Let me preface this by saying that yes, accountability should exist, but I would be interested to know the turnover rate for the hiring team. The cost to the company from this unique approach adds extra weight for those making the decisions on who to hire. The stress the hiring team faces has to be factored into the candidate decisions. How many times can the hiring team get it wrong before they’re let go? While the pressure to hire the right candidate should always factor in, one has to wonder about the effects of this model.

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Business News

Zoom fatigue? This new messaging tool is here to replace live meetings

(BUSINESS) Live meetings & emails can feel monotonous & unproductive. This new messaging tool offers everything we’re wanting in remote communications.

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Woman looking at ZipMessage messaging tool on her laptop on couch.

Even before the pandemic, meetings where everyone was corporally present were becoming less frequent. With technologies allowing for Jim to “conference in” from the east coast and Judy to “video in” from the west, computer-mediated meetings have been becoming the norm for quite some time. This has become even more true over the last few years, both due to the pandemic and due to new technologies such as ZipMessage. What’s that, you ask? Let’s ask the expert. “It’s a video messaging tool made for replacing live meetings with asynchronous conversations,” explained founder Brian Casel in his tutorial video of ZipMessage.

The tool is designed to create video, voice, and screen conversations without live meetings. It’s described as async video messaging software, made for remote work.

As the website explains, people everywhere are experiencing meeting overload. Remote teams everywhere are embracing asynchronous (“async”) communication to overcome three big problems with live meetings.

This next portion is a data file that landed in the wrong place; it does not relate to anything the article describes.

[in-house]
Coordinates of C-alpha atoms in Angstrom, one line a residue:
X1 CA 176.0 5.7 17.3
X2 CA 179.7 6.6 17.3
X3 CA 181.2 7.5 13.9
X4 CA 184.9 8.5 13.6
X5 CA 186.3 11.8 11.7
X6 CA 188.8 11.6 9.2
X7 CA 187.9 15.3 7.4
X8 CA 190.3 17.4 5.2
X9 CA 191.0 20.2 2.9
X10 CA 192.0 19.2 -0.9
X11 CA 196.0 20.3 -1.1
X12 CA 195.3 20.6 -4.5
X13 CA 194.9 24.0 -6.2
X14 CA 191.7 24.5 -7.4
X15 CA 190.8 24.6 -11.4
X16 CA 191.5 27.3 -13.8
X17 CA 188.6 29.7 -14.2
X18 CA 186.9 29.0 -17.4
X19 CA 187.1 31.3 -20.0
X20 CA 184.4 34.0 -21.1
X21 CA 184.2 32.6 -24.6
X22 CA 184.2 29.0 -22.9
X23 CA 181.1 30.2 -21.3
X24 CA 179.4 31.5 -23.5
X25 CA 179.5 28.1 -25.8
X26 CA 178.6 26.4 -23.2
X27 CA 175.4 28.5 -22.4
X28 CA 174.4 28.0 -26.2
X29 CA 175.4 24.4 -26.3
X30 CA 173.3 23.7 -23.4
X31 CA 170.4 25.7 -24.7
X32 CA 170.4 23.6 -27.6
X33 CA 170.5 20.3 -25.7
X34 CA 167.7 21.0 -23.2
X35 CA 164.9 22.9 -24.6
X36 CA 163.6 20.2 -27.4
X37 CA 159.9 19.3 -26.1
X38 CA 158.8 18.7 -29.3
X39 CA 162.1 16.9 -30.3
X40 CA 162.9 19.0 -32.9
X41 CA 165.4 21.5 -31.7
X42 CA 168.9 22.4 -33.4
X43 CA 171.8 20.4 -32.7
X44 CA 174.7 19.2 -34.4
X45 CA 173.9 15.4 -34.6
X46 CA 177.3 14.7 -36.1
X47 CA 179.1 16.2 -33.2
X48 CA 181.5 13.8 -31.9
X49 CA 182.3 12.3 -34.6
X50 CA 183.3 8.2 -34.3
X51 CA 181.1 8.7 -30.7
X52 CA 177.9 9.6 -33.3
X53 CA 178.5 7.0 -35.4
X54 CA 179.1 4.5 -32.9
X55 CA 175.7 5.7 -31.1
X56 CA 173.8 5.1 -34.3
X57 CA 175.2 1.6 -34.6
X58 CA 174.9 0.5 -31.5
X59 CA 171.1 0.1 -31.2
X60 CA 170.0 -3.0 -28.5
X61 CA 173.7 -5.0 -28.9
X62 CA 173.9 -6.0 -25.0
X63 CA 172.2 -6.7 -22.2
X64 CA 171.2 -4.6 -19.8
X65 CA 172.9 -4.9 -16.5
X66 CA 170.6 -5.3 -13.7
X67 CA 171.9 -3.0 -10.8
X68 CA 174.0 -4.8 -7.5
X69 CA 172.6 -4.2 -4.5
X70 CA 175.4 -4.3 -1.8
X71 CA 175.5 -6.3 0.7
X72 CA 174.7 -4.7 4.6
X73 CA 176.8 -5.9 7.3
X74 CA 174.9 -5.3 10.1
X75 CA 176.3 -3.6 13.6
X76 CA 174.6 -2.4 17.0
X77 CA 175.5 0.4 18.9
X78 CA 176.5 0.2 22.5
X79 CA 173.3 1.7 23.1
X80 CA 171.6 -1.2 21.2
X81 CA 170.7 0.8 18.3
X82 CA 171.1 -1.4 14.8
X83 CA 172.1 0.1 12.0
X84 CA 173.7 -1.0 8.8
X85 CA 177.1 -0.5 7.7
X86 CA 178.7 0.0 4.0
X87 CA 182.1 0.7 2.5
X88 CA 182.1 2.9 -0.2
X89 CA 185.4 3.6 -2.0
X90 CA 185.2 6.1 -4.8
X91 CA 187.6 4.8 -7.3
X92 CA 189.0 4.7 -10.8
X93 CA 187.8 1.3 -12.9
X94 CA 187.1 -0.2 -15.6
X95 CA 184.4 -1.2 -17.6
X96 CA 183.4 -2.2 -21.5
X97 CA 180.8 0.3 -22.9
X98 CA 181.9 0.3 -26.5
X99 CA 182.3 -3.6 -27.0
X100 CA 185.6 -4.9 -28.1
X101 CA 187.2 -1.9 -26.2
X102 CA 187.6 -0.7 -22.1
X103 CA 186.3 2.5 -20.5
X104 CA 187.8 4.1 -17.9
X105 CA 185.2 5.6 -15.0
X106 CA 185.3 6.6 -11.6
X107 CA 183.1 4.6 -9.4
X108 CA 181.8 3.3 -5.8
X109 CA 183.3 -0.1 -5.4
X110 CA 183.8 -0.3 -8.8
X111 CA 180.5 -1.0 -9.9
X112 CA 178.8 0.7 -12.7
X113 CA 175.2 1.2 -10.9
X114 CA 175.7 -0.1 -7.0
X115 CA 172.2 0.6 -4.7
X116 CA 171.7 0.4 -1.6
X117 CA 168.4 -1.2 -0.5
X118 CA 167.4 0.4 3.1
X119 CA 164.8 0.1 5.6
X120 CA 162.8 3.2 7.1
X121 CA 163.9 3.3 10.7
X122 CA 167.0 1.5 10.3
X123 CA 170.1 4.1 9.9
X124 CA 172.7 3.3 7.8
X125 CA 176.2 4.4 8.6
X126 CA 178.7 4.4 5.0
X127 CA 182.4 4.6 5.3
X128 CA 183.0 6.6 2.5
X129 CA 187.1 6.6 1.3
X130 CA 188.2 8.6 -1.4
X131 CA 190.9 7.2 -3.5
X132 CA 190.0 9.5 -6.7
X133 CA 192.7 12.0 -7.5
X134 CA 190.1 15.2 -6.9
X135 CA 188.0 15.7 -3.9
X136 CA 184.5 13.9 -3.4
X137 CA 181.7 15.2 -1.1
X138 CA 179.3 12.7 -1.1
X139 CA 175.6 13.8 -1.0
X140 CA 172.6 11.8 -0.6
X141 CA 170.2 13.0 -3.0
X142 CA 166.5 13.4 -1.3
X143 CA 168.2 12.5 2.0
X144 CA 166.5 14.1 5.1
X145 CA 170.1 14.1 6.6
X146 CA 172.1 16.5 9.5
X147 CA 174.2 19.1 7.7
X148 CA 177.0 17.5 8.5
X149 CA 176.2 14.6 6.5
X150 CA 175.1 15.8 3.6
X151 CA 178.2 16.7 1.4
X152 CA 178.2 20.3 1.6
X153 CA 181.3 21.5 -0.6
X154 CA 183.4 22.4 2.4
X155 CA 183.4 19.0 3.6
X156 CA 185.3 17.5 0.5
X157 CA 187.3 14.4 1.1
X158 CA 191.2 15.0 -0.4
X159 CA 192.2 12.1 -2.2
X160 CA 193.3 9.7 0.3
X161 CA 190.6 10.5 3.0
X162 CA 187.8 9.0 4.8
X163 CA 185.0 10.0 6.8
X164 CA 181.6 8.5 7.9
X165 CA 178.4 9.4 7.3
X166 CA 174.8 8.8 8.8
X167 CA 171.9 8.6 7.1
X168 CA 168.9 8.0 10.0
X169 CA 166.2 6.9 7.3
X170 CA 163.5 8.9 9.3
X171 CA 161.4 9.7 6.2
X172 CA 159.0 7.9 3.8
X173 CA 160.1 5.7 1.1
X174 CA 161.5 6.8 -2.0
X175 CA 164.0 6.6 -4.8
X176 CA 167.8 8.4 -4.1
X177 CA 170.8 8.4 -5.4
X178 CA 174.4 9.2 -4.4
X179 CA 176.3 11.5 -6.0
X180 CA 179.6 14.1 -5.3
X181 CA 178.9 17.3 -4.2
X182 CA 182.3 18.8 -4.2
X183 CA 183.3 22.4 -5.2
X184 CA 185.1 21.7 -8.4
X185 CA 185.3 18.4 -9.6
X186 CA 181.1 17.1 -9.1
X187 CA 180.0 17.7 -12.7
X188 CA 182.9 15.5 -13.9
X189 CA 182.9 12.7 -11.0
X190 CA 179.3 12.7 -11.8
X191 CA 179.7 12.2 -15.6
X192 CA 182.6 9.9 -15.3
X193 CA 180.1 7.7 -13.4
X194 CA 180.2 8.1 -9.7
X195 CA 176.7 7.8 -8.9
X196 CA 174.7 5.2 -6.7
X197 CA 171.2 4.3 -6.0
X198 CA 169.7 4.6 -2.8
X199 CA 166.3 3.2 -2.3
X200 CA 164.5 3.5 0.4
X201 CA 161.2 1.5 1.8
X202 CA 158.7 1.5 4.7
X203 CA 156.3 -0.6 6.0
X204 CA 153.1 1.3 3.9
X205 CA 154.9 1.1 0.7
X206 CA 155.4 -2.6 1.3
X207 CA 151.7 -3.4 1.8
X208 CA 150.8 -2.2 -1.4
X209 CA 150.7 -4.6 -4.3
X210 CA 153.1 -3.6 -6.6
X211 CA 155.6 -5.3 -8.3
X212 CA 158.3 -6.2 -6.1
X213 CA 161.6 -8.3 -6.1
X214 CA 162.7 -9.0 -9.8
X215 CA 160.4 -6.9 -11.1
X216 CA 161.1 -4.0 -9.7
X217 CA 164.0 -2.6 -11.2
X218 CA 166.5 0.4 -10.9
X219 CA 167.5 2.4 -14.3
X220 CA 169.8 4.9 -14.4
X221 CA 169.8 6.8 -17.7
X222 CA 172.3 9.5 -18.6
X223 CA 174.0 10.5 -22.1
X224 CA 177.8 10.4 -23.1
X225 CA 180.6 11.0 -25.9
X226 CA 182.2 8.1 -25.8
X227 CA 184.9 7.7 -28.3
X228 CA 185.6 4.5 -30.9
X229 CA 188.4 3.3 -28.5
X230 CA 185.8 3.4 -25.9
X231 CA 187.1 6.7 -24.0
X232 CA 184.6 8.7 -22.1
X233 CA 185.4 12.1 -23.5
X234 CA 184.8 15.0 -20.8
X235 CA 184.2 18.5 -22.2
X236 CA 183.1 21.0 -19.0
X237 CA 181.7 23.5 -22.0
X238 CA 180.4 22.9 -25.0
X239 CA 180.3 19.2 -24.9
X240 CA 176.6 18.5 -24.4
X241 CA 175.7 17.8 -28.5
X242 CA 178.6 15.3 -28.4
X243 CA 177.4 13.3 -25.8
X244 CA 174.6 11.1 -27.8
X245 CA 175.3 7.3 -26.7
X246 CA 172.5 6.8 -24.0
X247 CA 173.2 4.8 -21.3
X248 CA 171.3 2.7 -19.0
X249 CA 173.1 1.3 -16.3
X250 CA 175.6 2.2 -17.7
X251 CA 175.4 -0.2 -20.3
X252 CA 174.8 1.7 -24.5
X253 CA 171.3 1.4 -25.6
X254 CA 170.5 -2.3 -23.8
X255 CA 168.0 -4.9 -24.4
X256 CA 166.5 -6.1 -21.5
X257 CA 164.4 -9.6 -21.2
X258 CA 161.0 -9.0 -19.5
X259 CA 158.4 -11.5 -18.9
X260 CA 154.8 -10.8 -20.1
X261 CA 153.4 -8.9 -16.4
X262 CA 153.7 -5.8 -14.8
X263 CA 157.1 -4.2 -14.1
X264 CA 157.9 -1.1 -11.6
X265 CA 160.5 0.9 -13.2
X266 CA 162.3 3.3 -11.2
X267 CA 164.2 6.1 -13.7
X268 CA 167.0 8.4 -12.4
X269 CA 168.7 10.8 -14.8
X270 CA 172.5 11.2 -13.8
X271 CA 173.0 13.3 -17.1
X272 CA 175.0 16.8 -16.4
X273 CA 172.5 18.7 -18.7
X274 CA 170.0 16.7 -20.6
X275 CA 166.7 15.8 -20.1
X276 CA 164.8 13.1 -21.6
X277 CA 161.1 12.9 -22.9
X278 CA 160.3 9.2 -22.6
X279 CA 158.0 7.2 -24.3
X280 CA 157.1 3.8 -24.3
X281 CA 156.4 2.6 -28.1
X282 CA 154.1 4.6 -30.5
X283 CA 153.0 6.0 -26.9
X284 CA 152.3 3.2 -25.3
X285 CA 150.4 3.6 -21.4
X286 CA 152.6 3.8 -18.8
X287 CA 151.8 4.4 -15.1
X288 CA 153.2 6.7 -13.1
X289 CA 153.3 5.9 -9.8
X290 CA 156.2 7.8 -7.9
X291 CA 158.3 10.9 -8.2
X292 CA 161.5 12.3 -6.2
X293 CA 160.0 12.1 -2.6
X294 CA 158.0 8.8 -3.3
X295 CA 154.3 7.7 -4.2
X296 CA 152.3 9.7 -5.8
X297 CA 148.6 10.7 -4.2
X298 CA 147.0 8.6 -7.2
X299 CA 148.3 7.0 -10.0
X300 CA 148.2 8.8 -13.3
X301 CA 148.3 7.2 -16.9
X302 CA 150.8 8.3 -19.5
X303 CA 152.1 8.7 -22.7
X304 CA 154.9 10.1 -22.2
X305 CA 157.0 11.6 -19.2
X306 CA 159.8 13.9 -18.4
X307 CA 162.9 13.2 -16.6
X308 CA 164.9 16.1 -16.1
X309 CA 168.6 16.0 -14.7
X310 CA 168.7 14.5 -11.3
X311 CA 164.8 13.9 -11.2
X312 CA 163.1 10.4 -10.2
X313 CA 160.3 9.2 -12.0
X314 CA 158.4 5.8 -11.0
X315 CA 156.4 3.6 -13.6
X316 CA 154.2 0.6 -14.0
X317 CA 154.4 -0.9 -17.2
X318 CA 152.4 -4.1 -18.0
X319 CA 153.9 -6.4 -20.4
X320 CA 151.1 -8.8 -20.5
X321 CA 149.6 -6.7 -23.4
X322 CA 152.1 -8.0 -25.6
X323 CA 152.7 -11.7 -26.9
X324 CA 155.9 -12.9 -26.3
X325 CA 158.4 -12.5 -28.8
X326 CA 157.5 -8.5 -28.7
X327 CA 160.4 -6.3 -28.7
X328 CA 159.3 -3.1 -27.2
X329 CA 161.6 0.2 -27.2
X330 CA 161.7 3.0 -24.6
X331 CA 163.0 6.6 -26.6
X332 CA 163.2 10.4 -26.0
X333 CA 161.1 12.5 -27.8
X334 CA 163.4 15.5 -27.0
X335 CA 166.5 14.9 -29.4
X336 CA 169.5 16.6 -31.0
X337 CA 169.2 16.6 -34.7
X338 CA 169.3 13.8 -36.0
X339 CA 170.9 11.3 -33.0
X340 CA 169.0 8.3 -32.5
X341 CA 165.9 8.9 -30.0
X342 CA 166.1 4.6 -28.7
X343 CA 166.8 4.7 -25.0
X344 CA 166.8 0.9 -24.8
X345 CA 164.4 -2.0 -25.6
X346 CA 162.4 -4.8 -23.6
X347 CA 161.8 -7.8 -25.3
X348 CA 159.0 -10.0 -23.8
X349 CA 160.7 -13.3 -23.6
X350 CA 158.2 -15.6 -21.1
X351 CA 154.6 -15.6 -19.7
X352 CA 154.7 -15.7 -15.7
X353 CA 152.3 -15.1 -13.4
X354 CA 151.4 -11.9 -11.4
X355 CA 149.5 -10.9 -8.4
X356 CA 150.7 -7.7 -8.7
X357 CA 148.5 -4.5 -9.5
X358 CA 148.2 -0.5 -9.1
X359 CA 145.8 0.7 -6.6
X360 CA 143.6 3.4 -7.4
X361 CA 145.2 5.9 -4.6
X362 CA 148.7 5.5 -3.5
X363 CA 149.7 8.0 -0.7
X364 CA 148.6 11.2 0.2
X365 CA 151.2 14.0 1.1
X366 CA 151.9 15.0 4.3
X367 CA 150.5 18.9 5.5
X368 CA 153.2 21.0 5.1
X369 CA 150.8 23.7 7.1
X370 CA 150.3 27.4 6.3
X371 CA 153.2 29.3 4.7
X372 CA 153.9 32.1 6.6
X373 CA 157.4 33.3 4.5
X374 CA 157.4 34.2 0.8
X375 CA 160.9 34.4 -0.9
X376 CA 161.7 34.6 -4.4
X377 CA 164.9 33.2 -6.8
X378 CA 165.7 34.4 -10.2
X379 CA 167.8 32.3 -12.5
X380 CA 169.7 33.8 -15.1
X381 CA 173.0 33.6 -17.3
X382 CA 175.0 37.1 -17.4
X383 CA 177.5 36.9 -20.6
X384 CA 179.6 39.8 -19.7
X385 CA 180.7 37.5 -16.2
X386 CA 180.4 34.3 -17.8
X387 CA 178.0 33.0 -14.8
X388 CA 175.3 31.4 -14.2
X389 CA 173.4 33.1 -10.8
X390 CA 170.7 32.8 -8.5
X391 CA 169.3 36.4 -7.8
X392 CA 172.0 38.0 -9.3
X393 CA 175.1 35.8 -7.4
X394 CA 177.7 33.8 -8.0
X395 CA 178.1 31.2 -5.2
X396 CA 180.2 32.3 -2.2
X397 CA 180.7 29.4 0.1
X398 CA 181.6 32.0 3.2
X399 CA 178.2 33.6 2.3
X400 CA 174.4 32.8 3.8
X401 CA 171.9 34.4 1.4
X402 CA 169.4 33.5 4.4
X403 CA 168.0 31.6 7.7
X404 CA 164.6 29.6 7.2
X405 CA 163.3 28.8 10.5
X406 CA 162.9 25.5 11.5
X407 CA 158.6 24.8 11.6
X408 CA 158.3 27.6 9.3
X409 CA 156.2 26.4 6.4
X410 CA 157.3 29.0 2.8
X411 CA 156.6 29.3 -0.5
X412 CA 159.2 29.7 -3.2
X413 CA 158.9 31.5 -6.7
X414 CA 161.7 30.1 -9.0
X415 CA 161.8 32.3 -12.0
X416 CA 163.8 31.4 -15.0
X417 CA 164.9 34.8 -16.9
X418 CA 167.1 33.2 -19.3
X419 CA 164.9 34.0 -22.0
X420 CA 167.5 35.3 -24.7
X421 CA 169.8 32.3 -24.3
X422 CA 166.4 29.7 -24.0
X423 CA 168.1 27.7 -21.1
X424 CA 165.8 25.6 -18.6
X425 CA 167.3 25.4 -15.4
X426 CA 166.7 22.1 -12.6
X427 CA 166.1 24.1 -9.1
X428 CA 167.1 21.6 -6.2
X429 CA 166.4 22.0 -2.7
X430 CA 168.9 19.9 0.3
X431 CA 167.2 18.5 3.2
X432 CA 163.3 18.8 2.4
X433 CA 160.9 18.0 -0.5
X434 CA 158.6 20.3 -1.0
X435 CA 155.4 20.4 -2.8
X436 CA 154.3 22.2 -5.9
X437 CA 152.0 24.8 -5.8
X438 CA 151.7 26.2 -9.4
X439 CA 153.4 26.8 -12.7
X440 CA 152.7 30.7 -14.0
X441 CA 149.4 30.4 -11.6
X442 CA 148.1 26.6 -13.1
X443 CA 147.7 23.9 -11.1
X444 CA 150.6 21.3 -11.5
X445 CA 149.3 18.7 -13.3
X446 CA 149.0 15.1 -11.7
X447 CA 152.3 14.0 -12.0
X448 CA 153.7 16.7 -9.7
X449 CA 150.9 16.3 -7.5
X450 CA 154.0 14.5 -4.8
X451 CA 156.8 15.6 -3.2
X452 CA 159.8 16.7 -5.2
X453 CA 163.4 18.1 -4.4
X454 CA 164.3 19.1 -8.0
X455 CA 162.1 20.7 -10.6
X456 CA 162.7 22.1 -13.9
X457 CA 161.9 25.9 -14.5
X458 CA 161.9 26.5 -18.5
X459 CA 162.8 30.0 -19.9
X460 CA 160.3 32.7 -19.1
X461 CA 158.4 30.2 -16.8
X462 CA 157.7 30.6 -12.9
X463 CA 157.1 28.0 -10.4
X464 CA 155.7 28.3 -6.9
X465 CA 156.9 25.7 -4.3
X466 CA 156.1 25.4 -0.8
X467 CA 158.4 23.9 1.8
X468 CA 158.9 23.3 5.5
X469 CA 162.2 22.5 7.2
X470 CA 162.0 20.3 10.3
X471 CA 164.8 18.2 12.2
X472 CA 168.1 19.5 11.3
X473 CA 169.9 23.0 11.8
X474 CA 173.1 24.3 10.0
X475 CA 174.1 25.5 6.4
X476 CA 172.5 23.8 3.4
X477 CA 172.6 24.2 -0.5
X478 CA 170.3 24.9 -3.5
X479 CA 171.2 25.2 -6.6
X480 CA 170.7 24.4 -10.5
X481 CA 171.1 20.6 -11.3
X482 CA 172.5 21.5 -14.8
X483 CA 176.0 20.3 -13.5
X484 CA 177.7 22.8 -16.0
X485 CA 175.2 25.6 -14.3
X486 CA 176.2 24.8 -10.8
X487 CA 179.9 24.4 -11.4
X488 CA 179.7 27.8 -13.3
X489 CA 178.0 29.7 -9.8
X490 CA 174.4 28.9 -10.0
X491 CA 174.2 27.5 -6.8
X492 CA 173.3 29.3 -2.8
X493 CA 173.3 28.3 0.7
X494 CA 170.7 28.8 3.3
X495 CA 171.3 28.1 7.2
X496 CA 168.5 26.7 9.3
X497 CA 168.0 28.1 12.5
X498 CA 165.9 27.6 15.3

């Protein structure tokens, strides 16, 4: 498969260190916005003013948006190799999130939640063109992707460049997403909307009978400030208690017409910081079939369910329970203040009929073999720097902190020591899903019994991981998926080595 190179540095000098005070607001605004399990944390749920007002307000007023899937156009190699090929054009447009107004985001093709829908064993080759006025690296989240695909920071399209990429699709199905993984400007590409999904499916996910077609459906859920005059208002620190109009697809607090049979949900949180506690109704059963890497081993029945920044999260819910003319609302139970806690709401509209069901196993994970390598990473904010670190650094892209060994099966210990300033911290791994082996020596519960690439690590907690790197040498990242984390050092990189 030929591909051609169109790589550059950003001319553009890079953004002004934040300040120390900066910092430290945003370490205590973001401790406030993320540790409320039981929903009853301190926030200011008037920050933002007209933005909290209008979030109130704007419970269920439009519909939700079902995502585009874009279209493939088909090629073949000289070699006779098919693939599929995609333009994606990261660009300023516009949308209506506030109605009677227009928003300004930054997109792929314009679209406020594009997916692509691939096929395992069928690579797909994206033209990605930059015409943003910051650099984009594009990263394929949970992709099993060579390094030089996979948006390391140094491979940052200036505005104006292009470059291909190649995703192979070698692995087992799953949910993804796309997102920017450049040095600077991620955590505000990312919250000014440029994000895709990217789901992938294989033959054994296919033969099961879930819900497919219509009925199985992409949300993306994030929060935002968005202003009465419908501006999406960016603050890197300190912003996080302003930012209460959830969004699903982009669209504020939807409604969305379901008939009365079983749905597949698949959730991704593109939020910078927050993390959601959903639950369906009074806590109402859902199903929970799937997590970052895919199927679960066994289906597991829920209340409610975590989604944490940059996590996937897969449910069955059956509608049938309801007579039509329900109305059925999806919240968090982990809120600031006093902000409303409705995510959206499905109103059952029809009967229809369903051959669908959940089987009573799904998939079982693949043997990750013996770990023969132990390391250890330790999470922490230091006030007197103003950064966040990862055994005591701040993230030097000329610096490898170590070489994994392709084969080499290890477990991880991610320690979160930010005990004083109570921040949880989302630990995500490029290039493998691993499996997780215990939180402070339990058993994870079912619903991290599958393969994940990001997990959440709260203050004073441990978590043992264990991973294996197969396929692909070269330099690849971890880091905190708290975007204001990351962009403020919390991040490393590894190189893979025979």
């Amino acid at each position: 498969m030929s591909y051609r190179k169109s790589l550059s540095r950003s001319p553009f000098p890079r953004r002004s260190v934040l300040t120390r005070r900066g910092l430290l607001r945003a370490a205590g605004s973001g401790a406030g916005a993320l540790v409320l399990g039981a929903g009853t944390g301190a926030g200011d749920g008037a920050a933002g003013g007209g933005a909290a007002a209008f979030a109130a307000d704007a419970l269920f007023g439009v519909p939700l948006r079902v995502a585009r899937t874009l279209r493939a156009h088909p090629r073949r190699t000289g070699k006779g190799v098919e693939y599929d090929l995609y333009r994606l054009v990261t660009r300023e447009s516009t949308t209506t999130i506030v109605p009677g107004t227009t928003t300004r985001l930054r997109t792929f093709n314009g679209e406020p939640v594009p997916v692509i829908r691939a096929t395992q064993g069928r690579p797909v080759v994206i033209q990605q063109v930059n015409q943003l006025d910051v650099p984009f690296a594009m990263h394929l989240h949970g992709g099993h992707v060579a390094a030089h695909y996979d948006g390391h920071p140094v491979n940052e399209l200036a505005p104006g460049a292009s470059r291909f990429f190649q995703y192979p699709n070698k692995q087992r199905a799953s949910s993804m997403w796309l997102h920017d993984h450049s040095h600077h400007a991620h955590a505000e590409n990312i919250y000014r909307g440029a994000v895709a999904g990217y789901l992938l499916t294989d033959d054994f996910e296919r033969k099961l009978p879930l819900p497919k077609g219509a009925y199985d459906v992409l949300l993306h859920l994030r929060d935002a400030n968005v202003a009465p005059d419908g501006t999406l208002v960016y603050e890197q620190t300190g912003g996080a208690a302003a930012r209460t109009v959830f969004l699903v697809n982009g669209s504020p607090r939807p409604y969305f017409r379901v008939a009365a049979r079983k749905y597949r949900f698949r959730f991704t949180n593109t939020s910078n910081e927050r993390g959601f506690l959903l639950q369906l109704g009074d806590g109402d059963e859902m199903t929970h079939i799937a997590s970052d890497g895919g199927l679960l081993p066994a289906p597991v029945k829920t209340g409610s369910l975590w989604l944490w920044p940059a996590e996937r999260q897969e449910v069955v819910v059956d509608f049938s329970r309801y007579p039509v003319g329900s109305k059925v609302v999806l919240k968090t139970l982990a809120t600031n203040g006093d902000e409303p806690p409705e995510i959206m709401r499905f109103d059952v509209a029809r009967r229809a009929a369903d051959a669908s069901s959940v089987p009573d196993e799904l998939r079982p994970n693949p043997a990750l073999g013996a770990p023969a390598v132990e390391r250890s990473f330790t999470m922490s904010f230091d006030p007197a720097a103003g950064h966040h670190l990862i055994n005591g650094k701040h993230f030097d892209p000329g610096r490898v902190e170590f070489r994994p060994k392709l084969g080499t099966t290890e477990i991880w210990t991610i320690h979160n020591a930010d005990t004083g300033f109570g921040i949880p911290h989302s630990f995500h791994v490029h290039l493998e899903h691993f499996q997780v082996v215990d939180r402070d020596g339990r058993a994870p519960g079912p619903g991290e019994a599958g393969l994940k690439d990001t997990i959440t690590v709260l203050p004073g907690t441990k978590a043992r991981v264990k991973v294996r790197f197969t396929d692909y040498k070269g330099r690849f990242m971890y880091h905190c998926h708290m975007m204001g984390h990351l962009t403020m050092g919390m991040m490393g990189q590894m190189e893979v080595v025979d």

First, Zoom fatigue is a real thing. ZipMessage states that “your team craves the space for the high-value deep work.”

Second, great ideas are bound to get lost in these spaces. It’s impossible to retain each item being shared, even if taking notes.

Third, email doesn’t fully cut it. Typed messages don’t always convey the full message. With ZipMessage, you can still type your thoughts, but you also have the option of recording a video and sharing attachments.

The conversation about that meeting topic is kept to one page in a back-and-forth, threaded format. Anyone with a link can join in on the conversation without anything to download, install, or sign up for.

This allows you to talk in real-time while giving the opportunity to go back and recap what may have been missed the first time around. In addition to conversation pages and the face/voice/screen/text options, ZipMessage offers intake forms and the ability to go public or private.

It also includes integration with Zapier and Slack. There are embed options, automatic transcriptions, pre-recorded message templates, text and attachments, branded link URLs, multi-speed playback, and more.

This isn’t only useful for communicating with your team, but it can be used to share information with customers, as well.

Will you be ZipMessage-ing?